Chocolate and Sales Leads
An idiot once told me, "Leads are like a box of chocolates; you never know what you're going to get." I couldn't disagree more. Sure, I understand compiling and managing leads from a major trade show or campaign can seem like a huge undertaking. There are so many types of contacts out there -- all sending your organization their contact information. It's a lot to sift through and, undoubtedly, you're going to come across fake email addresses and bogus phone numbers. But if you're truly a modern marketer, you have an RPM (revenue performance management) foundation in place to help you identify "what you're going to get."
Let's think outside this box of stale chocolates and turn this candy-coated analogy into a piece of cake. Here's how you slice it: RPM by definition is a strategy for managing a company’s interactions with buyers through the entire buying cycle that enables predictable, rapid, and profitable revenue growth. I like the word, "predictable," here. If you understand how to target correctly (for example: setting up a subscription preference center or developing personas to identify your company's ideal customers), you'll have more insight as to what type of data you're collecting. And if you build trust with your target audience, they're less likely to give you fake information on forms, such as, Job Title: Your Mom; Name: Hoosier Daddy, etc.
Leads are NOT like a box of chocolates, Mr. Forrest Grump. You can bet your ping-pong balls that following RPM and establishing a fully defined targeting process actually does allow you to know "what you're going to get." Not exactly what you're going to get, obviously; however, you'll have a pretty darn good idea.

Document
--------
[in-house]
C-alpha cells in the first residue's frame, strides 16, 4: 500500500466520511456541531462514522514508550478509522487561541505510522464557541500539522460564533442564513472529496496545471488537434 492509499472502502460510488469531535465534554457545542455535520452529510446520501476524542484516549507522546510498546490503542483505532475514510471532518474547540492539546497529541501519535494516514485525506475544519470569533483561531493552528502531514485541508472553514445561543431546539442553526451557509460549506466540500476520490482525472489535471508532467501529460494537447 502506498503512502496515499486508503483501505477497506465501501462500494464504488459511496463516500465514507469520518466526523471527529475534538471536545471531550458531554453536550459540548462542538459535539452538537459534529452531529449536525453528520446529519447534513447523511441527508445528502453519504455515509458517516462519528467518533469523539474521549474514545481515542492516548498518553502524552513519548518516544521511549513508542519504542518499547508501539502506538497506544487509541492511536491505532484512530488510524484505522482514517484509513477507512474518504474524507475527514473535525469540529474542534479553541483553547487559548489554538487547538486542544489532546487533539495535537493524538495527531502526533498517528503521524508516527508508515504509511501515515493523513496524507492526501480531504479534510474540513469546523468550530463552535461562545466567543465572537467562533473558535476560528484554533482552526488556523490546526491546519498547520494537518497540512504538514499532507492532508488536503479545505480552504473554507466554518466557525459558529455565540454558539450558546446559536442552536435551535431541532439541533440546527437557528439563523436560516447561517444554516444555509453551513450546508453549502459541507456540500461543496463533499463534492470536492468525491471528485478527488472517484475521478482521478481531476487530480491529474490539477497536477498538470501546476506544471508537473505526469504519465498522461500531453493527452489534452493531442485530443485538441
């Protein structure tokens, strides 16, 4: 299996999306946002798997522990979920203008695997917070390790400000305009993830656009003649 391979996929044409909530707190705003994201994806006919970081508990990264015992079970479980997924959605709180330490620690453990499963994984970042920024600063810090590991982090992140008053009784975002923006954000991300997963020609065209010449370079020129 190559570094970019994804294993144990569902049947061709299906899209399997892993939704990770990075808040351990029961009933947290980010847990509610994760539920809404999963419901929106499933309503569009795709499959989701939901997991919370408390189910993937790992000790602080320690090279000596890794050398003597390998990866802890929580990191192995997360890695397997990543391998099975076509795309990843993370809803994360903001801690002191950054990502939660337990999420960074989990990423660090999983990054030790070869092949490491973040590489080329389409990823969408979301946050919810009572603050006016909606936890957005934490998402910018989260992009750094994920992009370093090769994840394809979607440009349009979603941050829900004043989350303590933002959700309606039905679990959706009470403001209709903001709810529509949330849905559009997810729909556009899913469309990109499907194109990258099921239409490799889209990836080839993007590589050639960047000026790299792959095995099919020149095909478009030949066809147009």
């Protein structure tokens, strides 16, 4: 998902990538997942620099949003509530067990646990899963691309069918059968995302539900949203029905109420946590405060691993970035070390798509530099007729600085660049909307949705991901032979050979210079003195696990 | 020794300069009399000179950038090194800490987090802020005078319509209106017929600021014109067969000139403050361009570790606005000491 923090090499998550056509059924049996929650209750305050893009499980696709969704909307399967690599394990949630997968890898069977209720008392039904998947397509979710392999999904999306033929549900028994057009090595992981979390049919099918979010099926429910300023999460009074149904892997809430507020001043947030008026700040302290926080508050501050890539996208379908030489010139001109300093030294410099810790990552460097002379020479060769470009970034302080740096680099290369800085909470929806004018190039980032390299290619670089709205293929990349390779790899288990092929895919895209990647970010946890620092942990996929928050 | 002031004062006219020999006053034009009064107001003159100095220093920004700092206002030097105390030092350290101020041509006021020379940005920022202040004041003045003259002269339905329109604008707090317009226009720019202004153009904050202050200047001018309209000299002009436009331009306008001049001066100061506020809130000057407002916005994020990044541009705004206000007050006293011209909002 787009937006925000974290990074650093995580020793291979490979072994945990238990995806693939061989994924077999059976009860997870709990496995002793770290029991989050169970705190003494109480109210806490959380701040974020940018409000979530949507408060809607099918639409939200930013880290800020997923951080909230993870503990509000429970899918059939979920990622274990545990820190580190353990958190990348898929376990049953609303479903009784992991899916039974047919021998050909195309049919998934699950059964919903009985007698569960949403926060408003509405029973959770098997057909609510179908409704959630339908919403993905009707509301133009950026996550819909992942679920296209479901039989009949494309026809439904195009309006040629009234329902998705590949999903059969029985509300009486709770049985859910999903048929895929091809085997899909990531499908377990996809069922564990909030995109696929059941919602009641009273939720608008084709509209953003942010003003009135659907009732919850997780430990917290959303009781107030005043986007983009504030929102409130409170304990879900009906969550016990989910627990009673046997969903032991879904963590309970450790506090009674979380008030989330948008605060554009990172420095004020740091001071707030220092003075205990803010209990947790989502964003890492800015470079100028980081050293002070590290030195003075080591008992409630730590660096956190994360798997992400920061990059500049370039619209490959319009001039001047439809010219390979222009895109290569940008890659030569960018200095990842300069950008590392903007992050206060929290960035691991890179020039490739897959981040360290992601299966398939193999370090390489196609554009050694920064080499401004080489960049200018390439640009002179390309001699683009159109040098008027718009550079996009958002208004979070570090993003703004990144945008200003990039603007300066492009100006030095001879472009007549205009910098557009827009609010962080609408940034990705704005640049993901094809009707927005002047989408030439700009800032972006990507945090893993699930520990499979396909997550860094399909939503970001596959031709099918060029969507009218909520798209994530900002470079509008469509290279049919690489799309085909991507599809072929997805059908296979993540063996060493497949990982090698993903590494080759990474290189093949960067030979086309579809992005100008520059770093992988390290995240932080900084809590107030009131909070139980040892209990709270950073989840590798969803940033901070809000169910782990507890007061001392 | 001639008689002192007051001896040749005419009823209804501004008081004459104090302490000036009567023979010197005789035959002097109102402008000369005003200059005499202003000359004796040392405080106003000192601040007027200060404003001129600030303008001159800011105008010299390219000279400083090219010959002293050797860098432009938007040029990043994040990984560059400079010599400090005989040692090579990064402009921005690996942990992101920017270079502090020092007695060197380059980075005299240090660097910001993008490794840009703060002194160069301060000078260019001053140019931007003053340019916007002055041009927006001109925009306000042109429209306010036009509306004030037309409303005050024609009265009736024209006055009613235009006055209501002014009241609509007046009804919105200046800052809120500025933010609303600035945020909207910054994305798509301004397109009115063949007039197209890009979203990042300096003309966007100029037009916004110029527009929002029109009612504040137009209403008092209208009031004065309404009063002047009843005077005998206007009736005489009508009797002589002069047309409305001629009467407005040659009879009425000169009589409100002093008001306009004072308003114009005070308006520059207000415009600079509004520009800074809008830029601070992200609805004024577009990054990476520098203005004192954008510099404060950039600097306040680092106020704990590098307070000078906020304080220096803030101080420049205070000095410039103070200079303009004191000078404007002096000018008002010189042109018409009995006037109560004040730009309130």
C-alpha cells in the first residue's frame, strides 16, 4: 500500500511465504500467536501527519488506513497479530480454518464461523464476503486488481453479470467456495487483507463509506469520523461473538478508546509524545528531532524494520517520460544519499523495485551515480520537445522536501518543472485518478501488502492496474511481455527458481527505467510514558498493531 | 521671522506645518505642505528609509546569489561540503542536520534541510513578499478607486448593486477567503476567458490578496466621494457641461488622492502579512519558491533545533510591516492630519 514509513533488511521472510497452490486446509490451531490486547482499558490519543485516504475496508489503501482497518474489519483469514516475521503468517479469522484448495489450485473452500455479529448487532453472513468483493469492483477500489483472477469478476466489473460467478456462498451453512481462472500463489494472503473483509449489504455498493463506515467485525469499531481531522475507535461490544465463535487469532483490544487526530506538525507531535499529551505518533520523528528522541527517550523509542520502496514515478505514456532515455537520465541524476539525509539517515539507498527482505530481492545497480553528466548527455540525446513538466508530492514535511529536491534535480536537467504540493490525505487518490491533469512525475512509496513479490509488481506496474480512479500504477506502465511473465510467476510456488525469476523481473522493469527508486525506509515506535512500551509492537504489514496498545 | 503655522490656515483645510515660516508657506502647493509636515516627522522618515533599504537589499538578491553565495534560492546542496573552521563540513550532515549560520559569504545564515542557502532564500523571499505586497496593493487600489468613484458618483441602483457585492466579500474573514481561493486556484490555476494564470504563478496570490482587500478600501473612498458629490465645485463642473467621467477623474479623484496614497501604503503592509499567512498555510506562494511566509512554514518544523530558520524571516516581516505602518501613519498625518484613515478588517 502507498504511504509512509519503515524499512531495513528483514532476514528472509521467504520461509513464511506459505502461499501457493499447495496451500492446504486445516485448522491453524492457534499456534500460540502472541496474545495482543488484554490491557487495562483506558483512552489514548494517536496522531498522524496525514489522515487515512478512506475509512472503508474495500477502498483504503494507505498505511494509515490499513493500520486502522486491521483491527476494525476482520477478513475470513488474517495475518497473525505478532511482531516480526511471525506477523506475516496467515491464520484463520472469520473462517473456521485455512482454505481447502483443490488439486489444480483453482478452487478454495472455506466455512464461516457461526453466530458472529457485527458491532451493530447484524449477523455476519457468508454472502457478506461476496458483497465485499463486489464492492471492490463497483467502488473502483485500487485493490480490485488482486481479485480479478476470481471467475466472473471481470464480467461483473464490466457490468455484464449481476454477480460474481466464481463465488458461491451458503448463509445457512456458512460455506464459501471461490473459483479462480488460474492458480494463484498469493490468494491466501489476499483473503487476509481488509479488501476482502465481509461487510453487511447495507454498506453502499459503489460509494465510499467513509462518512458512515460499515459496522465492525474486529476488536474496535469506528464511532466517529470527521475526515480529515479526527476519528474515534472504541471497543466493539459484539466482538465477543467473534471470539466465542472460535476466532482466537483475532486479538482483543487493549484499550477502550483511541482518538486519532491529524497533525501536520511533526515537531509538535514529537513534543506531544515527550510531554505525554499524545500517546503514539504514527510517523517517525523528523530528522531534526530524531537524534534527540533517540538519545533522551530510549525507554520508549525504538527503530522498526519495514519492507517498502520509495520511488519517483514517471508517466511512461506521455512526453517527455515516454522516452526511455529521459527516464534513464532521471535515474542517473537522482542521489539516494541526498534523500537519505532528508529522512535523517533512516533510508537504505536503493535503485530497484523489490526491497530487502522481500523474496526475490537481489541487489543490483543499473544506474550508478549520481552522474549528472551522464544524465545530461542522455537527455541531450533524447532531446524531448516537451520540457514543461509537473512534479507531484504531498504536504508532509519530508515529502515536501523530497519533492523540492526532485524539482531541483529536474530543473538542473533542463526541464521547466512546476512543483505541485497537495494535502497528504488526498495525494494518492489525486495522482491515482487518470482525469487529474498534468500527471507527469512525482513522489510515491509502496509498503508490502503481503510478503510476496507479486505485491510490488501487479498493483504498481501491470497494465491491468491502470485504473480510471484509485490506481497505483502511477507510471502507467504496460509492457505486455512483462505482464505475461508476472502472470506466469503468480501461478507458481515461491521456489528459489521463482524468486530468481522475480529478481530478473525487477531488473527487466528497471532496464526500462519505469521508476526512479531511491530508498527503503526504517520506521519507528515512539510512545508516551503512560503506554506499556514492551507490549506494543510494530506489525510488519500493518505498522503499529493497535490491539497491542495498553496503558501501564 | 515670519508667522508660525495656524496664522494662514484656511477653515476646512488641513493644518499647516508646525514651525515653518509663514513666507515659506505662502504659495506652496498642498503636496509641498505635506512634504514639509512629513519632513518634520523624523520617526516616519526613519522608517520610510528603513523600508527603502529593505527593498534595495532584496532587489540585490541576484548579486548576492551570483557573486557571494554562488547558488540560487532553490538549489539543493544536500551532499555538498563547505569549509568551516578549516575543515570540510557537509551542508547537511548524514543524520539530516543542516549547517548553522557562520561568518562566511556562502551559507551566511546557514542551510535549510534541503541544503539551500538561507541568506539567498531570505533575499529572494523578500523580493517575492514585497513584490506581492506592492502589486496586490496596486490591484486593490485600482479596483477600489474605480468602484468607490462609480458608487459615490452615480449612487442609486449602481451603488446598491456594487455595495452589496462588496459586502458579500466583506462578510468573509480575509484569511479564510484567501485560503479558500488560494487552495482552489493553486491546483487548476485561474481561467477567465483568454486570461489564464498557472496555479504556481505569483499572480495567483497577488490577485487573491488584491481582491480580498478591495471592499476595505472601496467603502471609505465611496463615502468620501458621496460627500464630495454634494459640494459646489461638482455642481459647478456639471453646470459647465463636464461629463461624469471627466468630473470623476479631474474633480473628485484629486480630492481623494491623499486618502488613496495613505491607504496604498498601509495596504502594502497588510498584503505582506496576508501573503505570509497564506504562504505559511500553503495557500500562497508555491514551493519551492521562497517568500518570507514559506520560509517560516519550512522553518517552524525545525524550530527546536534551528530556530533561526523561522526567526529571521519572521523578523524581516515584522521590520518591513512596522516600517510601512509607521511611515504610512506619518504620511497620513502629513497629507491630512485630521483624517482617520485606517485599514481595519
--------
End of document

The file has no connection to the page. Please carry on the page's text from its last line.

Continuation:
But I'm a fan of giving idiots the benefit of the doubt. Leads actually are like chocolate when it comes to lead quality. Contrary to popular belief, less is more when it comes to sales leads as long as those leads are of high quality. Think of it like this: M&M's vs. Godiva. I could eat 100 M&M's in one sitting. Easily. Doesn't mean that I should, though, right? M&M's are cheap and full of empty calories. I should eat just a couple bites of Godiva. It's rich and satisfying because it's higher quality chocolate. Sure, it might take me a little longer to hunt down a Godiva chocolate bar, and it's definitely going to cost me more cash than a bag of M&M's, but guess what -- it's worth it.
When your team takes the time to develop a lead funnel, you'll be able to distinguish which leads are cheap and which leads are worthwhile. You'll end up with less "Godiva leads" than "M&M leads," but your sales team will be thrilled. They'll know the higher quality leads are better and they'll be able to put more focus on closing them. Then, when your team meets your revenue goals, you can have a party with a Godiva chocolate fountain . It's a delicious win-win for everyone!
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